“This day astounds us. The field is green.
We love nothing better than space and more space.”
-Spencer Reece (Ponies)

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Standing 10 to 13 hands high, the Manipuri Pony does resemble other ponies of the region such as the Burmese Pony and the Batak and Sumba Ponies from Indonesia, but the Manipuri Pony is considered to be way more powerful than the others. An attractive wedge-shaped head with a straight profile, alert ears and wide-set eyes, distinguish the pony from the others. Traditionally, the Meiteis, the majority ethnic group of Manipur, recognize more than 70 different colors and patterns in the Manipuri Pony.

Mapal Kangjeibung, world’s oldest Polo Ground, displays two large hoardings that send out a strong appeal to the public: “Save Manipuri Pony, the original Pony,” and the other one states, “We gave the world the game of Polo.” Modern Polo, which roots back to Manipur, is derived from the homegrown game called Sagol Kangjei, originally played with Manipuri Ponies. Often considered the ‘Pride of Manipur’, the ponies, once revered as Gods, are on the brink of extinction.

manipur polo  ,polo ponies

Why is the World’s original Pony on the brink of extinction?
As per the Quinquennial Livestock Census of India, conducted after every five years, the population of Manipuri pony has been dwindling since 2003, from a total of 1,898 ponies to only 1,011 in 2012. Road accidents and food poisoning are the two biggest aspects for a loathsome high fatality rate of the ponies. Rapid Urbanization has forced the ponies’ natural habitats to abate and has shifted the ponies to the roads. The Manipuri Pony Society has recorded around 30 deaths of young colts in 2017 alone.

Two temporary sanctuaries that were allocated for the ponies: one at Lamphelpat, Imphal West and the other in Marjing foothills, Imphal East weren't successful in protecting the Original Pony. “The Lamphelpat’s sanctuary remained flooded throughout the rainy season while there was a shortage of fodder at the Heingang sanctuary—thus driving out ponies to the streets a usual.” These were the words of Homen Thangjam, a member of MHRPA. Manipuri Pony was declared an endangered breed in 2013 by the Government of India. The Manipuri Conservation and Development Policy, introduced by the Government in 2016, has been a failure.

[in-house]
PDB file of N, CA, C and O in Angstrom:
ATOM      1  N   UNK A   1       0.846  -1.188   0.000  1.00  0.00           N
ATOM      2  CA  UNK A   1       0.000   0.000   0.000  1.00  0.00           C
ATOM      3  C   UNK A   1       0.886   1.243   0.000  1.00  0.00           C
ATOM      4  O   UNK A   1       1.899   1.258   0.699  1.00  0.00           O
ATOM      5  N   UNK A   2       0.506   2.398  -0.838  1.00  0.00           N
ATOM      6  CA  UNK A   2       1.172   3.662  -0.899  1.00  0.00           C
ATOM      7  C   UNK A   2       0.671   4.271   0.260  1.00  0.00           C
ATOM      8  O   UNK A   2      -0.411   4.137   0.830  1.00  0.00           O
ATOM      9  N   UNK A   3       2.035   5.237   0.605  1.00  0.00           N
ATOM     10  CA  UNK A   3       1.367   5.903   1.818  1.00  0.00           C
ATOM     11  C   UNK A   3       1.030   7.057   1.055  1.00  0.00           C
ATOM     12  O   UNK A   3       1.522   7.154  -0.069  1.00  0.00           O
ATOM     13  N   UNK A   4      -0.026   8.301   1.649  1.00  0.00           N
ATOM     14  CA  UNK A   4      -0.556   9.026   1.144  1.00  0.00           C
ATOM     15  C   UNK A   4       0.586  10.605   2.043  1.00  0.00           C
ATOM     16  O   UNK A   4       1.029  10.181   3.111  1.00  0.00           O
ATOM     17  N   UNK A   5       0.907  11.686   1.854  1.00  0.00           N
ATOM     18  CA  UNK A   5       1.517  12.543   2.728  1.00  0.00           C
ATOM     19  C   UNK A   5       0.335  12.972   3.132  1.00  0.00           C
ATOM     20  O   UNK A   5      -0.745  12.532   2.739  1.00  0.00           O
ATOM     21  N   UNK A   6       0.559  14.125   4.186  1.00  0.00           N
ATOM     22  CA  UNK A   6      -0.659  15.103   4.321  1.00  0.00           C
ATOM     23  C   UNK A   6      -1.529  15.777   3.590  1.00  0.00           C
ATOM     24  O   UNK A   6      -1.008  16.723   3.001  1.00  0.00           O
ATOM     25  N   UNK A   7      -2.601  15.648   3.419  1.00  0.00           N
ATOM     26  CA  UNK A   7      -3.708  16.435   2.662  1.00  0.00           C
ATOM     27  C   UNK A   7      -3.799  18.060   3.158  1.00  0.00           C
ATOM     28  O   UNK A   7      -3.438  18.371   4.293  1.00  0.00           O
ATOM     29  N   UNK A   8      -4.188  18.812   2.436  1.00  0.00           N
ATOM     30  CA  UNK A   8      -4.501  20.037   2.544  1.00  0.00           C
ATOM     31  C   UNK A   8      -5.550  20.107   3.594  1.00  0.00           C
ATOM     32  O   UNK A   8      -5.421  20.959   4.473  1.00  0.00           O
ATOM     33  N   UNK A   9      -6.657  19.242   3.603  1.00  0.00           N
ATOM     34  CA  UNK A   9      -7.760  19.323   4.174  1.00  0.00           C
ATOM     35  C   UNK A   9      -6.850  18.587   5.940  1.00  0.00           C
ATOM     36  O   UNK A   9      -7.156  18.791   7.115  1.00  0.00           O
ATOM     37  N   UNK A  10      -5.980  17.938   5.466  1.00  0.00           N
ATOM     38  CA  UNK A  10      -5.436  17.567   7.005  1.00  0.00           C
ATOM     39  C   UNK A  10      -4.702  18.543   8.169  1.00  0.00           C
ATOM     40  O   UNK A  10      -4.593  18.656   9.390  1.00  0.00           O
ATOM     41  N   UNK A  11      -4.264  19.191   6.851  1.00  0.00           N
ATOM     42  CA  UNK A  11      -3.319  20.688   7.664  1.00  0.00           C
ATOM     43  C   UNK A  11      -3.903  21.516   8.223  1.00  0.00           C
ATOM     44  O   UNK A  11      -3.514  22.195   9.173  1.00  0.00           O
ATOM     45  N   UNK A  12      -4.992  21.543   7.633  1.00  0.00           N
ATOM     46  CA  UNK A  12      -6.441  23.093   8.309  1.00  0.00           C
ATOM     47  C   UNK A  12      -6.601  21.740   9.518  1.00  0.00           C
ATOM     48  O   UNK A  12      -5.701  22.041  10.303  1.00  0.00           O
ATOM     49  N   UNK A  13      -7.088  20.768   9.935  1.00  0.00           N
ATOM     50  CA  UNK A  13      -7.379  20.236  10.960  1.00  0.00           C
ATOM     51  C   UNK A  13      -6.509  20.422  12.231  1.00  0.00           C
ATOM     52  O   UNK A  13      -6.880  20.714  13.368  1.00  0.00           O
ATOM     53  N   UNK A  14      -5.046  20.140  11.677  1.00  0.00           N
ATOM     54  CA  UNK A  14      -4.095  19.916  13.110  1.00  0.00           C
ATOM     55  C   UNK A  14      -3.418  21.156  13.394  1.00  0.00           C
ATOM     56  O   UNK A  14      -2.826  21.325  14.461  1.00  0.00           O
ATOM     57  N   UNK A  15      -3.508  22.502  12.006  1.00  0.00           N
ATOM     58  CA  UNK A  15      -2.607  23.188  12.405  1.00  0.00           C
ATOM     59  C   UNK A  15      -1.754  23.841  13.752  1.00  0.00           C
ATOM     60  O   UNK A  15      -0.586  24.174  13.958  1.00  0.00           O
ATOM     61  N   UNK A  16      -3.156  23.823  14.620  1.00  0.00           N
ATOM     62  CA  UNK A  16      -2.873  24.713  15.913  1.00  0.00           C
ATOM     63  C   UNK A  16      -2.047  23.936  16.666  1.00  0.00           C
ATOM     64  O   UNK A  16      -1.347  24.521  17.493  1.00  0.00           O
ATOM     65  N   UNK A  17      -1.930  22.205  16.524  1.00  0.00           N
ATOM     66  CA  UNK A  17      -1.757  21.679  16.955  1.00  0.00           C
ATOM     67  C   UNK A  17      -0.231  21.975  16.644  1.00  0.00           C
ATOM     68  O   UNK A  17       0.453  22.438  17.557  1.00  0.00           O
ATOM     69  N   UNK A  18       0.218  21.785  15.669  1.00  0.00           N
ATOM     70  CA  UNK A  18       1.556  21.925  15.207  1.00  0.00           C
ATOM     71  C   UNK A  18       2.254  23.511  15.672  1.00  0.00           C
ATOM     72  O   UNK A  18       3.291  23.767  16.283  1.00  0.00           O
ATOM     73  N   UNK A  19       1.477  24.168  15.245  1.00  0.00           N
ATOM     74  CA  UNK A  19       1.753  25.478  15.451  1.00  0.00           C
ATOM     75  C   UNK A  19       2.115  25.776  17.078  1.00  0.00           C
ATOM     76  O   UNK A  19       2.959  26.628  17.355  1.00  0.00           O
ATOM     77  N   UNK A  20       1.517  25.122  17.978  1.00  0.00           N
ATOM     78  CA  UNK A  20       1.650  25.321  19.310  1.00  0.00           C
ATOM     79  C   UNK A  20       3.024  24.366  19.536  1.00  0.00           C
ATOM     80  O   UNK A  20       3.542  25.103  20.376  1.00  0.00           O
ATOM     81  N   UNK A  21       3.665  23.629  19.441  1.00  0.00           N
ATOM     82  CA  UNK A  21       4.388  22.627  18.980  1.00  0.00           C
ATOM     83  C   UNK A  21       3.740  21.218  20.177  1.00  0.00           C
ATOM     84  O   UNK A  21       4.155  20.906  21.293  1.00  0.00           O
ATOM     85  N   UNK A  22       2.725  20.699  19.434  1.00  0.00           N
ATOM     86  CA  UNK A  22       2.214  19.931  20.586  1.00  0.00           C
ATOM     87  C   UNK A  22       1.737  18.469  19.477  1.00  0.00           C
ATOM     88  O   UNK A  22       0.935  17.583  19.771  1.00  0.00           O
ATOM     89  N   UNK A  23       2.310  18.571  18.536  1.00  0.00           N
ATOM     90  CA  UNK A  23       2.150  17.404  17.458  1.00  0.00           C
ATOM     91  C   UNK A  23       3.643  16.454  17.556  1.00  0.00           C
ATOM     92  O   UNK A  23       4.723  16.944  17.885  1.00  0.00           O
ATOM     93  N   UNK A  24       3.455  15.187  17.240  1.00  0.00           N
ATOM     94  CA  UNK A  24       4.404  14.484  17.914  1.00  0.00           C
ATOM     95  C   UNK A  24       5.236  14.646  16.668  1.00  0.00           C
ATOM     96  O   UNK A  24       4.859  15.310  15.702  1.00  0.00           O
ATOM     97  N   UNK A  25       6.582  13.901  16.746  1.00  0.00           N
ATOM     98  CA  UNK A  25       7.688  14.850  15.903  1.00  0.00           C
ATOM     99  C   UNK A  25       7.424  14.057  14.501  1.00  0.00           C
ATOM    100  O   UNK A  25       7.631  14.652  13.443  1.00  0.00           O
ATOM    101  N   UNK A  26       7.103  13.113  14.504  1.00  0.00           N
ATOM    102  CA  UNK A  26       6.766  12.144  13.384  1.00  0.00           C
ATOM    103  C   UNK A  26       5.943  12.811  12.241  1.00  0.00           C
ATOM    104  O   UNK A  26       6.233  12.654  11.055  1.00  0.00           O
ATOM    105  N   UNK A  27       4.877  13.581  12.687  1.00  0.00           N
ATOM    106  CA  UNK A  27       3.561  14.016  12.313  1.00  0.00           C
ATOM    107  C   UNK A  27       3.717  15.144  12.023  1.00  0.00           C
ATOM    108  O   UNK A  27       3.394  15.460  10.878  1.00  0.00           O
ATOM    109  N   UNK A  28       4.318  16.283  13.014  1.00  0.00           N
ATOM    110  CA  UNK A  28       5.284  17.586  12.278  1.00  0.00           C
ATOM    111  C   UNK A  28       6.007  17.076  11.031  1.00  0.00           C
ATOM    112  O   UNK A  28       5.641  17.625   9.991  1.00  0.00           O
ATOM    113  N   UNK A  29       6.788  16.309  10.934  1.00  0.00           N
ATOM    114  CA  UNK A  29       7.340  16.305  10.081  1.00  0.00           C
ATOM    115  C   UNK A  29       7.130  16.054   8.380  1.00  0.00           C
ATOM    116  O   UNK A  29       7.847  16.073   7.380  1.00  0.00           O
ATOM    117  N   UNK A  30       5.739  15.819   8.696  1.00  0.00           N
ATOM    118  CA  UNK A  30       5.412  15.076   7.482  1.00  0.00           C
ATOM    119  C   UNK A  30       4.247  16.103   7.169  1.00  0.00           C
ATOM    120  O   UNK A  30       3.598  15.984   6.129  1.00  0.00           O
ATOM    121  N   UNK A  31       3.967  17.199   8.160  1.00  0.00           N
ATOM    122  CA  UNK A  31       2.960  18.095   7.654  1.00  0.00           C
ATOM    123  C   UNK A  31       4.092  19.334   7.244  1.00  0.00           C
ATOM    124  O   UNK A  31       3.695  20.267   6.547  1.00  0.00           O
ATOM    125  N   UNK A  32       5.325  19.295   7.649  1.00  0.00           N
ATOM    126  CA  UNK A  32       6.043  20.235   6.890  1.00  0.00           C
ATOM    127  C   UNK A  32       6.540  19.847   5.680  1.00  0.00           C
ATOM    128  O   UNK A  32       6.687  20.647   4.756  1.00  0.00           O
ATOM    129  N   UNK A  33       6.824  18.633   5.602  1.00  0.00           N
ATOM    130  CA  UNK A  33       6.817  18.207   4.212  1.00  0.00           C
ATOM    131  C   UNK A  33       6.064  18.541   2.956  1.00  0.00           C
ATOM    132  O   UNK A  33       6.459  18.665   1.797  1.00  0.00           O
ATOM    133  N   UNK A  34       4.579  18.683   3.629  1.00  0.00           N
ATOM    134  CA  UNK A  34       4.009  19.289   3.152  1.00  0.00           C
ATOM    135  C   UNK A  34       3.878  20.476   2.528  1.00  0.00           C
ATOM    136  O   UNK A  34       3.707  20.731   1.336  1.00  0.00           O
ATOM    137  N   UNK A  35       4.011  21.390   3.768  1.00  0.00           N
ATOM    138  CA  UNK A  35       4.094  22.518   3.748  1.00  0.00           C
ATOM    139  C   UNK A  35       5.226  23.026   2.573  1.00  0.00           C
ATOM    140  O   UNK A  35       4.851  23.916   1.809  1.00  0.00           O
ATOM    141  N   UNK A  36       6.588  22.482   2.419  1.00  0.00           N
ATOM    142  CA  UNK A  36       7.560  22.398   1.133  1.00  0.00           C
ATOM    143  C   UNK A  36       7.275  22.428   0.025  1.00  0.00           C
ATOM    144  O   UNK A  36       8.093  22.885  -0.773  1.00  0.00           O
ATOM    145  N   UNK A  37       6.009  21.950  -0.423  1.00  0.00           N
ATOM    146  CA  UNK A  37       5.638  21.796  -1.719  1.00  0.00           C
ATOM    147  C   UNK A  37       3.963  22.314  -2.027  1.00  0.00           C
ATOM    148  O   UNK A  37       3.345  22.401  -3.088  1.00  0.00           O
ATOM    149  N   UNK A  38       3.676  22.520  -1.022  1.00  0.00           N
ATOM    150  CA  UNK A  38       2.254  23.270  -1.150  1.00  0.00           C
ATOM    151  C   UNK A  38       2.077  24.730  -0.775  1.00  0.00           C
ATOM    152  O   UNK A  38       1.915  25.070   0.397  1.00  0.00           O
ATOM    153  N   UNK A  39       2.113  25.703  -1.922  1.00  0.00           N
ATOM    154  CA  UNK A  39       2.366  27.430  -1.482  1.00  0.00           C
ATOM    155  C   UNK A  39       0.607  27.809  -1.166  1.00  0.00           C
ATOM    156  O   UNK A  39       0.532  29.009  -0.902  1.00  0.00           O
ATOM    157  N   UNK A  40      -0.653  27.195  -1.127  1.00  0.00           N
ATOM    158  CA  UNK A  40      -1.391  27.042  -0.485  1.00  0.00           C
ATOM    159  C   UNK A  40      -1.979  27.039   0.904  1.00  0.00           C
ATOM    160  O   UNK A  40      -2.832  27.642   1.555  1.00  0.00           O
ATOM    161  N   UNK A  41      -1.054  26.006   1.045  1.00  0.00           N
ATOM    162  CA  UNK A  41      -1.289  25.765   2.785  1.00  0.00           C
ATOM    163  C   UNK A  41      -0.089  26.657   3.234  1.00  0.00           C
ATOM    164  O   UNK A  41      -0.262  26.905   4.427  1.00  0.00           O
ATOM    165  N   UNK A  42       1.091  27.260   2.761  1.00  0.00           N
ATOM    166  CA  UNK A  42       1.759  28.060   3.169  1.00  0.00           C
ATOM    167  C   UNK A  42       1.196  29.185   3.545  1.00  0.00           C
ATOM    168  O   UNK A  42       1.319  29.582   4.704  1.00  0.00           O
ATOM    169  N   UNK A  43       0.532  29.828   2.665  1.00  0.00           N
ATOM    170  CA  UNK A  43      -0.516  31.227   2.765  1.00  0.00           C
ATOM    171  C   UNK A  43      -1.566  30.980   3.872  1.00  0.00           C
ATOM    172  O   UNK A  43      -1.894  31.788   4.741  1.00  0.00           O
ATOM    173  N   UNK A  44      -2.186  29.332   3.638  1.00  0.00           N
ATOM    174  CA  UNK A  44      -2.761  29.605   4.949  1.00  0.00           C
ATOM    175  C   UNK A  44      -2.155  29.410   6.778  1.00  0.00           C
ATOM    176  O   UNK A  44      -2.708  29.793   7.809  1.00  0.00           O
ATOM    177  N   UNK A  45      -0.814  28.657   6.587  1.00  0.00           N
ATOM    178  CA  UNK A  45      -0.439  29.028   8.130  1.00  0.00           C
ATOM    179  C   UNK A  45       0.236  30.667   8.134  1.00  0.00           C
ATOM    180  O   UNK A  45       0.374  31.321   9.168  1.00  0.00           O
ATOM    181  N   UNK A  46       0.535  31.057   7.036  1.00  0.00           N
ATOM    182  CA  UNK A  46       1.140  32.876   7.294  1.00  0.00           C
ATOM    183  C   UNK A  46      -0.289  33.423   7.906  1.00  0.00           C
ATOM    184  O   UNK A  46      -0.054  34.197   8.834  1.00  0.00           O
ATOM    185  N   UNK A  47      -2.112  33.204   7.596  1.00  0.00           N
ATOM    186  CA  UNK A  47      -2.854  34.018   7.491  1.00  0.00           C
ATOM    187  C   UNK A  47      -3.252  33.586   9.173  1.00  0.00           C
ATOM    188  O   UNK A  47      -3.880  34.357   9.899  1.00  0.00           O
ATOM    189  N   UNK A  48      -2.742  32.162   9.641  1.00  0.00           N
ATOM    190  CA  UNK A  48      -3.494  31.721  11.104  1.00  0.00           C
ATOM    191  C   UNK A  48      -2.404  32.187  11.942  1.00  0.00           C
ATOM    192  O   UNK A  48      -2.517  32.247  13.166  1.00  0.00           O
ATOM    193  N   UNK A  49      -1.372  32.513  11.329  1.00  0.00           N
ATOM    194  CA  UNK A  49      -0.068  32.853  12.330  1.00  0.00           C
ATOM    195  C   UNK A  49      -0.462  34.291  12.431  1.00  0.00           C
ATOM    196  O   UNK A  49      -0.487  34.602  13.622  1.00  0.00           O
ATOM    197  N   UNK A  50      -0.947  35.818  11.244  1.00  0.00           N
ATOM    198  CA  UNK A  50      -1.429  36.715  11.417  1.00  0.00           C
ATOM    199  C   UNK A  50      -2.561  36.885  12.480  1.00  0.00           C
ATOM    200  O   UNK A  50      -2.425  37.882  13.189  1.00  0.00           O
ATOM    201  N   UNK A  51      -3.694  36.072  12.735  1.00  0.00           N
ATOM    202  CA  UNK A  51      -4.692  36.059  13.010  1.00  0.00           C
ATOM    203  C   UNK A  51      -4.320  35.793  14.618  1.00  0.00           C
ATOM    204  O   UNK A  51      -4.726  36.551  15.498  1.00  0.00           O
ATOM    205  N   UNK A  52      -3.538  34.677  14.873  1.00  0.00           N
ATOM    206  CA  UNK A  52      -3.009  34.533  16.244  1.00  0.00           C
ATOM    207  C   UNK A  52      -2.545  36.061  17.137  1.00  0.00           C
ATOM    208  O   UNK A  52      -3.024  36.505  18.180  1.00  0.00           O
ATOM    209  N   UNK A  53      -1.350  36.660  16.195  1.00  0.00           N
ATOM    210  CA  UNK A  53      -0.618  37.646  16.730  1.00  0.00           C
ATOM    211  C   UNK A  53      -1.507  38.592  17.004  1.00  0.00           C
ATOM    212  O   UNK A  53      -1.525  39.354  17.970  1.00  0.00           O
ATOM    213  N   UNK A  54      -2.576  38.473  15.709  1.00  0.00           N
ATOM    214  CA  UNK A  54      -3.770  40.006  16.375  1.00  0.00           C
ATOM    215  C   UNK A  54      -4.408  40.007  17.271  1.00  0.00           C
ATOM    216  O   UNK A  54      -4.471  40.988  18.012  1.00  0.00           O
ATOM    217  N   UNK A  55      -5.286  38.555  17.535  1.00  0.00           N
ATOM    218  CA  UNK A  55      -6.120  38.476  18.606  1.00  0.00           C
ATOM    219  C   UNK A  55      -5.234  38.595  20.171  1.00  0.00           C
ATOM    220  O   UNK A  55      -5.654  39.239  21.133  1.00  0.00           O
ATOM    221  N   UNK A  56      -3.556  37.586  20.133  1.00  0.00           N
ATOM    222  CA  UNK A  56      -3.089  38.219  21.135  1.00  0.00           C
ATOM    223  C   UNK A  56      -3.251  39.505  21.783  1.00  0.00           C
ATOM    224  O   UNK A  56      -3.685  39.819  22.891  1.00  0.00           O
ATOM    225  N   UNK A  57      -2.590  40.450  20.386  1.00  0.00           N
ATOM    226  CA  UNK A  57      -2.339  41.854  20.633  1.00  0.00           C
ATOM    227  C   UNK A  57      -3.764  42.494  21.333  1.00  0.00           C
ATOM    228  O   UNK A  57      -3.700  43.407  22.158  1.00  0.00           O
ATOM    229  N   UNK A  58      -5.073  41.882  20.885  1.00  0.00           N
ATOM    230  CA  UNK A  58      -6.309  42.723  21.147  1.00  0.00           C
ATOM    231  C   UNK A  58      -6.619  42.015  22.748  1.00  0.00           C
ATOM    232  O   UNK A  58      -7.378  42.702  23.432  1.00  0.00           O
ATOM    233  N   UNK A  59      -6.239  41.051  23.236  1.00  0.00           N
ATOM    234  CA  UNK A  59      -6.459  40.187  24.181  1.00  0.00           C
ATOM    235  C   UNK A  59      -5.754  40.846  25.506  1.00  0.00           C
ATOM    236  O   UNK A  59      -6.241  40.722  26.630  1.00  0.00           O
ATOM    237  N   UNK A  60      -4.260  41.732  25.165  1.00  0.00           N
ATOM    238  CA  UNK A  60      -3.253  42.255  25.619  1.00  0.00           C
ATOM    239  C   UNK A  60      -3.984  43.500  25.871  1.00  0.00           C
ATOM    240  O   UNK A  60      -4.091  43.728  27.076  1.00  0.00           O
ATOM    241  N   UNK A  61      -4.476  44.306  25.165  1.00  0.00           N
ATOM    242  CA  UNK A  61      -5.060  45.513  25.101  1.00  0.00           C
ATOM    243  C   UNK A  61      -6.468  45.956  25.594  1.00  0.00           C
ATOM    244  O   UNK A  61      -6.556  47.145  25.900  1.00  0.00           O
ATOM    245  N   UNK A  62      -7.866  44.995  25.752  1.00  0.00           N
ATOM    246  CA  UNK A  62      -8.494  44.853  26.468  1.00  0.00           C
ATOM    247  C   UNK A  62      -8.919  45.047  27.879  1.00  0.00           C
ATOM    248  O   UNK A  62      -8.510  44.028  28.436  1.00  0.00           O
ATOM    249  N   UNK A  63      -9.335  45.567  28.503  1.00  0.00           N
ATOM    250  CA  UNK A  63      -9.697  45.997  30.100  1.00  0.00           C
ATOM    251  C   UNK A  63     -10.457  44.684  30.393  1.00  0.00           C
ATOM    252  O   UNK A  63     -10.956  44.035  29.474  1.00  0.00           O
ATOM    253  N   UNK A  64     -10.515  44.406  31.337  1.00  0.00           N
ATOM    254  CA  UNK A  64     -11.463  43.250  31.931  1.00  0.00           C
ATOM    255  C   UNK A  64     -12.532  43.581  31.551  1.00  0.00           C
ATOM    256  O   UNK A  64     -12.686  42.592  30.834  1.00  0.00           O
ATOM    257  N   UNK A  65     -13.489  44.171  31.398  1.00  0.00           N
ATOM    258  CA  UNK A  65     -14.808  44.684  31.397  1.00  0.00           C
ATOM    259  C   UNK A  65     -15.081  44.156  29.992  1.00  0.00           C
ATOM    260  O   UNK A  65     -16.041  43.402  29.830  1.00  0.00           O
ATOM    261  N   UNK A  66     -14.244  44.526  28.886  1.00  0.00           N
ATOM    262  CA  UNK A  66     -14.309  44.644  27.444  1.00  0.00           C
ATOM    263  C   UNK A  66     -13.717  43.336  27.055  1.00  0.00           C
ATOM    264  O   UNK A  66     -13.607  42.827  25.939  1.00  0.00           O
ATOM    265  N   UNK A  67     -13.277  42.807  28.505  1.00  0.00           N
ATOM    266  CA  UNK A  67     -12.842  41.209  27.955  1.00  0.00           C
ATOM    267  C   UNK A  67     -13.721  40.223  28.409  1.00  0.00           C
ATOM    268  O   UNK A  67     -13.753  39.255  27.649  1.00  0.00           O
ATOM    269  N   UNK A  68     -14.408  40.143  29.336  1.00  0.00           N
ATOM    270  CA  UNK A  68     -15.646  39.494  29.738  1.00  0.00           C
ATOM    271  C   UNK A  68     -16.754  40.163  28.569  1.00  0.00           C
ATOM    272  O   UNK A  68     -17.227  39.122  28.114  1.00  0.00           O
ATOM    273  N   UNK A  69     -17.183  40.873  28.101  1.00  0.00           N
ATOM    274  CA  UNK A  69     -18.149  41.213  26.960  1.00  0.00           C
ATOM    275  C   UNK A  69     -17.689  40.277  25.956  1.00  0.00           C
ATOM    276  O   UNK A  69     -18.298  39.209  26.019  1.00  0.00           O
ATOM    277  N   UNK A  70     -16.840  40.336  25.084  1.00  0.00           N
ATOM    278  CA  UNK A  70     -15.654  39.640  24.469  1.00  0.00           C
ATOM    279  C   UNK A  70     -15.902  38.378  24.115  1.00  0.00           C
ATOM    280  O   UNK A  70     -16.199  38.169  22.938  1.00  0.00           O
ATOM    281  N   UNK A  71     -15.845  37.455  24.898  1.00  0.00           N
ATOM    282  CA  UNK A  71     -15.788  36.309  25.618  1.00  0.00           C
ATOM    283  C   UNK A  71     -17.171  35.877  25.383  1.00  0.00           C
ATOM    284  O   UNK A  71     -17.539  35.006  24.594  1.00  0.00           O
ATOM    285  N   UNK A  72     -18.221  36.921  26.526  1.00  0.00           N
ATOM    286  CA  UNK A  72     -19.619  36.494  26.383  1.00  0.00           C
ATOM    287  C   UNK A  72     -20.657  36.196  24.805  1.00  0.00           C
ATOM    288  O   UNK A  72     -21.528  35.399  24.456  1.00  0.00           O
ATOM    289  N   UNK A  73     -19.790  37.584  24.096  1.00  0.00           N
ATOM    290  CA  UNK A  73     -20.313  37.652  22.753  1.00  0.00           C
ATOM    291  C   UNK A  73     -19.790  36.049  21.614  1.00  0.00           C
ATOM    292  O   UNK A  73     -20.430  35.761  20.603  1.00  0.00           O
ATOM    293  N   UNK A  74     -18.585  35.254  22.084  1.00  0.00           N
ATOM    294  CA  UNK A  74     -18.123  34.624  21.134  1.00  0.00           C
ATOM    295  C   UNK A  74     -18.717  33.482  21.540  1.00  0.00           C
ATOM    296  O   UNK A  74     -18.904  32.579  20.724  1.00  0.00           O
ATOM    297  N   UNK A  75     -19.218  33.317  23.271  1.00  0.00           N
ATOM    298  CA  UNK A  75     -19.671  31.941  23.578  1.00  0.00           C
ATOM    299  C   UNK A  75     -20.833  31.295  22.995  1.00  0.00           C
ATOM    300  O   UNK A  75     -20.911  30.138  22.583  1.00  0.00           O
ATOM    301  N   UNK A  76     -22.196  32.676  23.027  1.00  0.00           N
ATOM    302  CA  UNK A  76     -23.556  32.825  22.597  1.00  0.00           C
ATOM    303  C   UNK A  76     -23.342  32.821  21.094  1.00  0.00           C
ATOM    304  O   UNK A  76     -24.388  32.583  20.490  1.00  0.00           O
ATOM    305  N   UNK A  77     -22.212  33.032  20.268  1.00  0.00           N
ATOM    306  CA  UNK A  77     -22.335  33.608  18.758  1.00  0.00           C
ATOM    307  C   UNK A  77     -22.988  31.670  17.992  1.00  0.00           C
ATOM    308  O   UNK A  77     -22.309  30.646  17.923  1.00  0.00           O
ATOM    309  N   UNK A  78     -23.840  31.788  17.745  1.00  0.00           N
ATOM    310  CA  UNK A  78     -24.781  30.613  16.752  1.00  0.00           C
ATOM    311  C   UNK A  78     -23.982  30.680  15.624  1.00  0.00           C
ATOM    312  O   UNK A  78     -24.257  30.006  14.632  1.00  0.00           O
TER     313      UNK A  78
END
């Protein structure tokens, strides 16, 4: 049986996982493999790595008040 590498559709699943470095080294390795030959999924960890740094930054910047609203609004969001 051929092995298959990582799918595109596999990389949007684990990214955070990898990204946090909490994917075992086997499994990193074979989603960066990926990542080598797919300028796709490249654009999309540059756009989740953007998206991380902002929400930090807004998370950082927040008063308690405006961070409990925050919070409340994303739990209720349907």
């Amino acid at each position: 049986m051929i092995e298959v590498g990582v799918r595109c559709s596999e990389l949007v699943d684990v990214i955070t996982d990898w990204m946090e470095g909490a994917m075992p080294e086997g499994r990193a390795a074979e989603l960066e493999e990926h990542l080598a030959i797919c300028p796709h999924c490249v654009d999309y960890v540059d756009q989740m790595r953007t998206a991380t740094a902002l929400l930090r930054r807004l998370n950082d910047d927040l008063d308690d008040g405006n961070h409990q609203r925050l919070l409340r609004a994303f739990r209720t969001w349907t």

The Modern Manipuri Pony
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The merger of Manipur into the Indian Union in 1949 led to the drop in the patronage of Manipuri Pony feverishly. An endangered species today, the Manipuri Pony has an estimated population of less than 500. Their rare and endangered status is not competently recognized by local citizens and leaders. Crossbreeding has led to the introduction of other breeds in the city of Manipur. The late 20th century has witnessed an increase in urban development leading to the perishment of traditional, pastures leaving many ponies to wander the streets, scrounging in the city trash. The unstable political situation in the conflict-ridden border has distracted leaders from the plight of the pony whose days may be numbered, but there are some concerned citizens and pony lovers who have become aware of the need to preserve the Manipuri Pony. At present, there is no organization aggressively addressing the critical situation of these historically significant ponies.

Today, the abating populations of Manipuri Ponies are still used for exhibition arambai, racing, polo and to a limited extent, by the Indian military for transport.